Bell choir practice begins around 6:00, and I have always been at the store until at least 6:00 before. Now, I start early in the morning and finish when my boys get home from school, so I made dinner early and sallied over to the church to see how much fun it might be.
I should say that there is a grave need for bell ringers at the church. I like listening to bell choirs, but it is not something I have ever actually wanted to learn to do. Still, if I can do it, I will. I don’t intend to teach Sunday School next year, so this can take the place of that service.
Handbells are not like any other instrument (I could be wrong there. It might be like playing the triangle). You have one or two notes to play. So, rather than playing the different notes as they appear in the music, you watch the music till your note comes up and ring it. So, if you had the beginning note for “Row, Row, Row Your Boat,” you would play it three times at the beginning and then be quiet until it came back again during the “merrily”s.
Pitch is not an issue.
Playing “Row, Row, Row Your Boat” would be a sensible thing to do on a first venture into bell-ringing. What I did was to play B6 and C7 in “Variations on Kingsfold.”
The director gave me some gloves and showed me how to make a circle in the air with the bell. I was able to get some feeble sound more than half the time. Then he asked me whether I could read the whole treble clef.
“You know how badly I read music,” I reminded him. But I didn’t get what he was asking.
Once we started playing, I saw what he meant. My notes were way above the staff. I can recognize something like a C or an A in the staff every time, but the bells I had were up in the imaginary, invisible part of the staff where, as an alto, I simply never go.
I intend to circle all my notes. I was able to foresee the B6 in Kingsfold, actually, much of the time, by mentally singing the piece and ringing the B6 at the point where I would have sung a B. However, that “variations” part means that you cannot rely on knowing the basic melody.
In fact, I got lost repeatedly, finding myself for example in measure 49 when I should have been in 45. Part of this is that, as a singer, I am accustomed to ignoring the bottom staff. That is the piano or whatever, and we get to the end of our part in the treble clef and turn the page and there is our next bit. With the bells, that bottom staff tolls for thee. Or, rather, I was supposed to toll for it.
There is also the whole instrumentalness of the thing. As instruments go, bells are easy, though the director was showing me some fancy stuff I can work up to — using the Doppler effect to advantage, flashy damping, stuff I obviously can’t be expected to do until I can get the blasted thing to make a sound every time I make a circle in the air.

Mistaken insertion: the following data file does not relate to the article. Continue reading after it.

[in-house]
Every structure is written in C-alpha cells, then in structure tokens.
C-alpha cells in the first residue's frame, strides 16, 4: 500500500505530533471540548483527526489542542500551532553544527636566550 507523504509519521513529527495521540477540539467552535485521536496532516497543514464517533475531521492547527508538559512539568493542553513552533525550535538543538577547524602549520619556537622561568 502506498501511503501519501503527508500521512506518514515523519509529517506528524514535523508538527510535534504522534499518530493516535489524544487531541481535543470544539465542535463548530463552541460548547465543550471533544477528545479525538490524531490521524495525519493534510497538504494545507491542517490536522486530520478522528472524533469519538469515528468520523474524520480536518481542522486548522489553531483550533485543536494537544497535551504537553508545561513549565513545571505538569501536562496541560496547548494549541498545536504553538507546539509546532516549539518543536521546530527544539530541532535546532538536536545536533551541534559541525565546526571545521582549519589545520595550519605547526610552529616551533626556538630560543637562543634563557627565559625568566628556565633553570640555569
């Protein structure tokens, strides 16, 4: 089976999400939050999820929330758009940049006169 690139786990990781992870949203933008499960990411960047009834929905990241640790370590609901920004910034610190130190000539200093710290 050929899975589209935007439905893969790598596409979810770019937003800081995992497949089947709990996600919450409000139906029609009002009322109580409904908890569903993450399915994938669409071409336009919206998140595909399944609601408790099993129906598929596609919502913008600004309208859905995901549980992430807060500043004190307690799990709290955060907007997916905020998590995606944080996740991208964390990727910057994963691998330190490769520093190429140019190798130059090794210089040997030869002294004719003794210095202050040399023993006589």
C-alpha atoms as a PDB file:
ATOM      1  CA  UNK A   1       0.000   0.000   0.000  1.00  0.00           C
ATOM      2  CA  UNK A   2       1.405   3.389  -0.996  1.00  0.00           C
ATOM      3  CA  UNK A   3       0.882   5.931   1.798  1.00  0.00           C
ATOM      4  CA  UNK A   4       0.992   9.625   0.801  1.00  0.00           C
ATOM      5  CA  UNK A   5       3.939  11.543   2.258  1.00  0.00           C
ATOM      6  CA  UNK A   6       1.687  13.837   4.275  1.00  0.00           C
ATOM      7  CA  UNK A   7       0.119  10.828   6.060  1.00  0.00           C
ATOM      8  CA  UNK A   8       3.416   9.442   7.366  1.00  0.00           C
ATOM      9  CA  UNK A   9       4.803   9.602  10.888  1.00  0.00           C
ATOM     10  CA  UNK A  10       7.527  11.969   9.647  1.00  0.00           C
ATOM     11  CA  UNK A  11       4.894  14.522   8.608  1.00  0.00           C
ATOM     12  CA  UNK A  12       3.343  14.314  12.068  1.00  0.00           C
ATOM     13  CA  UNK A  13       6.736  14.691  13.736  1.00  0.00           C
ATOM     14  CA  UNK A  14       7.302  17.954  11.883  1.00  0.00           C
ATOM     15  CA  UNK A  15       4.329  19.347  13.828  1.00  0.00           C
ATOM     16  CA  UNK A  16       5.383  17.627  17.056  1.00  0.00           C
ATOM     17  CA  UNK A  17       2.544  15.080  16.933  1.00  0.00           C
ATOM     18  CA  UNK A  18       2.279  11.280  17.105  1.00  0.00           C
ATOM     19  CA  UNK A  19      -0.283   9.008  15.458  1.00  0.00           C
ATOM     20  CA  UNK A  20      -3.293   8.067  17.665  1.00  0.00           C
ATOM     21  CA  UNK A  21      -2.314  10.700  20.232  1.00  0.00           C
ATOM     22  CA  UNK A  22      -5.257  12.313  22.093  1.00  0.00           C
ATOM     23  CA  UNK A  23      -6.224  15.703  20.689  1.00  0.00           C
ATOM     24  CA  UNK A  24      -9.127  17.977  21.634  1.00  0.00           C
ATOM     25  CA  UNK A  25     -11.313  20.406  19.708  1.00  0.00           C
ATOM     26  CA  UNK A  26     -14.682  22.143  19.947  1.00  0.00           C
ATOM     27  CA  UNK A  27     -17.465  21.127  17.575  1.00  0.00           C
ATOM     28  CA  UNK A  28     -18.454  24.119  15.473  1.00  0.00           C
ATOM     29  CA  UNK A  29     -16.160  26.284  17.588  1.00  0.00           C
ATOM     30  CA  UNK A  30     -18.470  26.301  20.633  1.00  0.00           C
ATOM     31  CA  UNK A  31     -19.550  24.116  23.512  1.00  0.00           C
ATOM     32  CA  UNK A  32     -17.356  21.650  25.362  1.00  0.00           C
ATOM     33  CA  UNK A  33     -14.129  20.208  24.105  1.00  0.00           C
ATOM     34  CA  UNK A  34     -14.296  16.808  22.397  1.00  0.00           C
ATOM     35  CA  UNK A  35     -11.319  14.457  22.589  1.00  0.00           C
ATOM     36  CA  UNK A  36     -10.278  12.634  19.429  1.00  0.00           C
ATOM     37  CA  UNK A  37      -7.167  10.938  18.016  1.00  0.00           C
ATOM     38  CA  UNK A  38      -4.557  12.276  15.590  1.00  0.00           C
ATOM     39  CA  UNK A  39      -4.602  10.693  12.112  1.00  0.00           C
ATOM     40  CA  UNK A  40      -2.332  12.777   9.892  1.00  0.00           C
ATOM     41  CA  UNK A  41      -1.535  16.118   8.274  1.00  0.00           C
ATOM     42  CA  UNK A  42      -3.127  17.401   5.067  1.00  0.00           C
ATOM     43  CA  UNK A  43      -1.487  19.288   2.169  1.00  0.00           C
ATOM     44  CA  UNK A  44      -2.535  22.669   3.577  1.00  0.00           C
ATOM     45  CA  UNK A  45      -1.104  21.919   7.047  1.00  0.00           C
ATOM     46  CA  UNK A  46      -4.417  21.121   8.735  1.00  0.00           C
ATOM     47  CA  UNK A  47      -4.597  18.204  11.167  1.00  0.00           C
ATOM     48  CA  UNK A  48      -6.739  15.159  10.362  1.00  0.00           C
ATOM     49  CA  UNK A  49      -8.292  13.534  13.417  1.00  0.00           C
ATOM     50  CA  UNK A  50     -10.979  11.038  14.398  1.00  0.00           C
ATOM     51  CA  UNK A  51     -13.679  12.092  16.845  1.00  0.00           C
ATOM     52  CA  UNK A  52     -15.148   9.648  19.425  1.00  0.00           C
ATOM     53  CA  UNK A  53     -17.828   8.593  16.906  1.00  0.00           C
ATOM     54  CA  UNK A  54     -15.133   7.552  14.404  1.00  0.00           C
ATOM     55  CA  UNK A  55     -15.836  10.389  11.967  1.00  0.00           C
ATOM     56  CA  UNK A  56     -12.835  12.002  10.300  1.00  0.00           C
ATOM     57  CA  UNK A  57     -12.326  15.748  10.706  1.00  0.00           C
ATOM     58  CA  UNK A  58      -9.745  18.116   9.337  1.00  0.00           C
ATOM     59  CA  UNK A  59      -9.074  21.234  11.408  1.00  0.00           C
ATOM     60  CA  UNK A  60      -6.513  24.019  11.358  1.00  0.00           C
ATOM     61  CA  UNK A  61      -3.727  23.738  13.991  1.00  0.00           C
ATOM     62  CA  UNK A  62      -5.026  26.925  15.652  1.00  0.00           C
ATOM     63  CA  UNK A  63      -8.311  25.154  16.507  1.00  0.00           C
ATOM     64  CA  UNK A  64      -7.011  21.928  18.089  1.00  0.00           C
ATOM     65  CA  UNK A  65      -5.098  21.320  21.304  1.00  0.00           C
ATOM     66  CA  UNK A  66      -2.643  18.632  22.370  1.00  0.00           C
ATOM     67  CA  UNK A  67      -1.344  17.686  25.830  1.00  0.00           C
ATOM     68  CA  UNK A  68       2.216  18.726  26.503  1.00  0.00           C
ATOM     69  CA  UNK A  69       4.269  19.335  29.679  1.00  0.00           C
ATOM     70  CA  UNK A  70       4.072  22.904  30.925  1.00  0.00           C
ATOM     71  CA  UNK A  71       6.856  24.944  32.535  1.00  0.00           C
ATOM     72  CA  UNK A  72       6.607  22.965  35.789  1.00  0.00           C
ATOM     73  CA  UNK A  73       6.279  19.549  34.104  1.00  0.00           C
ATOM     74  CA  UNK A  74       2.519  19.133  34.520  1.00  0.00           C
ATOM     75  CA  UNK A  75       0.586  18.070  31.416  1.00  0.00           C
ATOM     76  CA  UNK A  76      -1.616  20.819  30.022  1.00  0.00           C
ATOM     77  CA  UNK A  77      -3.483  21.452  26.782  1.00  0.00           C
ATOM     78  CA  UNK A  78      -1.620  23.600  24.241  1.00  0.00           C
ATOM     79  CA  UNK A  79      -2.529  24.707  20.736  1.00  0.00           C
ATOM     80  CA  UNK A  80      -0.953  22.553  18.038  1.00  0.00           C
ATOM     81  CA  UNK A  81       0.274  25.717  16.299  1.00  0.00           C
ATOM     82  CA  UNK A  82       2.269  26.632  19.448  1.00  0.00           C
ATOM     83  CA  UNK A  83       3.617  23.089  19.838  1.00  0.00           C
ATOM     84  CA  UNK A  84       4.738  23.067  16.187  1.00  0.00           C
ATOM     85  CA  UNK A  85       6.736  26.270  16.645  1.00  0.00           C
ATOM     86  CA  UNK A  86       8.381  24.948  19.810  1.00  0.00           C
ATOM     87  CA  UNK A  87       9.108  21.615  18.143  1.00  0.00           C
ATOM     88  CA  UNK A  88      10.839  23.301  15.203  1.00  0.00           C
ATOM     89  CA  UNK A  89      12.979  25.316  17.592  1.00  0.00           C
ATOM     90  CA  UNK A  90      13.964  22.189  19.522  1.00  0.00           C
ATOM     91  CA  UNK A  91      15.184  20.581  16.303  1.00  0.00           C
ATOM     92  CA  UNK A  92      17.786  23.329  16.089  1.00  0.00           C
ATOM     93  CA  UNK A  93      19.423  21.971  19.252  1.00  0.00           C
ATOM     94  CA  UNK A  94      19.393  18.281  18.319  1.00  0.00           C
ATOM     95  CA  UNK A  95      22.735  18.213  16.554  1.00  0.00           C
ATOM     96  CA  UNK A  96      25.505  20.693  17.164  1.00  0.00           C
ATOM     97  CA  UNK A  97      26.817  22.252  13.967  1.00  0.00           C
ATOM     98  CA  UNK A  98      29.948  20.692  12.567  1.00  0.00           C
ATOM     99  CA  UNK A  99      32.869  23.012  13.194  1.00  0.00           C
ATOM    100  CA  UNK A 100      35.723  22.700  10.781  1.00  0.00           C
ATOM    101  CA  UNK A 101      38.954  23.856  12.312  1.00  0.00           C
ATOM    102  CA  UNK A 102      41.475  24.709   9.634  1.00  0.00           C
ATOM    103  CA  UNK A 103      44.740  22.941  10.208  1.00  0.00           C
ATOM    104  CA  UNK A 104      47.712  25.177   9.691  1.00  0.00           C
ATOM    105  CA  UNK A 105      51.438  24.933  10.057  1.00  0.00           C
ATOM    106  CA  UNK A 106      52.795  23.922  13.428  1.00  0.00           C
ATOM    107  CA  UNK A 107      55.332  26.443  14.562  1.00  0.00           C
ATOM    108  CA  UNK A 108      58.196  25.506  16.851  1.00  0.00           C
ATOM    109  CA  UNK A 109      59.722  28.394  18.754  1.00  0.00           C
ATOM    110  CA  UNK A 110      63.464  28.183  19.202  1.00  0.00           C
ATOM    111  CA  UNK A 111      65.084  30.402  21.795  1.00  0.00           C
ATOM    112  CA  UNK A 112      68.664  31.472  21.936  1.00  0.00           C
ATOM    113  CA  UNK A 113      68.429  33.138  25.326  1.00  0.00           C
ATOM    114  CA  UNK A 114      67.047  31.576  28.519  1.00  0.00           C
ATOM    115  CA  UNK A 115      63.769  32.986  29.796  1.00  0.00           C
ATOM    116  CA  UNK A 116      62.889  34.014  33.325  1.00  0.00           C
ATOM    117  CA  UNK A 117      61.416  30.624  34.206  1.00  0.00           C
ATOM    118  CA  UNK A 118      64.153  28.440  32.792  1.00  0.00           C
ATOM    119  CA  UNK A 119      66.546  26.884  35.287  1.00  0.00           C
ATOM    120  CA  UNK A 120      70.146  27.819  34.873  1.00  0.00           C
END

But when your voice is your instrument, there is no time lag between when you envision the sound, as it were, and when you produce it. With the bell, if you don’t have your hands in the right spot, you can be just that quarter beat late that makes all the difference, just because of the time it takes to get to the right place. In fact, I spent the rehearsal playing some of the time (because the bell didn’t always actually ring just because I moved my arm), at approximately the right time, and occasionally in the wrong place altogether.
“Do you work on Saturdays?” the director asked me. This Saturday, yes, I said; I am doing a workshop.
“You wouldn’t allow me to play these in public anyway,” I pointed out. “In three or four months, maybe.”
“Next Sunday,” he said.
I have brought the music home for circling purposes. How can one practice one’s music at home, though, with handbells? I don’t have any bells at home, of course, but I am thinking that I could just sing the notes (in my own octave, of course) or perhaps tap on a glass with a spoon or something. Do I sit in silence imagining the music until my note is up? That is what you do when you play with a bell choir, after all. Do I play the treble on the piano (as if I could) and shriek “Bong!” each time one of my notes comes up?
Often, in listening to amateur bell choirs, I have thought that they sound better when you don’t know the piece. When there is a familiar or a predictable melody, your mind is sort of making a channel for the tune to glide through, and you notice when they are off a little bit. A total cacophony sounds pretty in bells, though, so if you don’t know the tune, you can enjoy just about everything.
It all adds to the elasticity of the brain.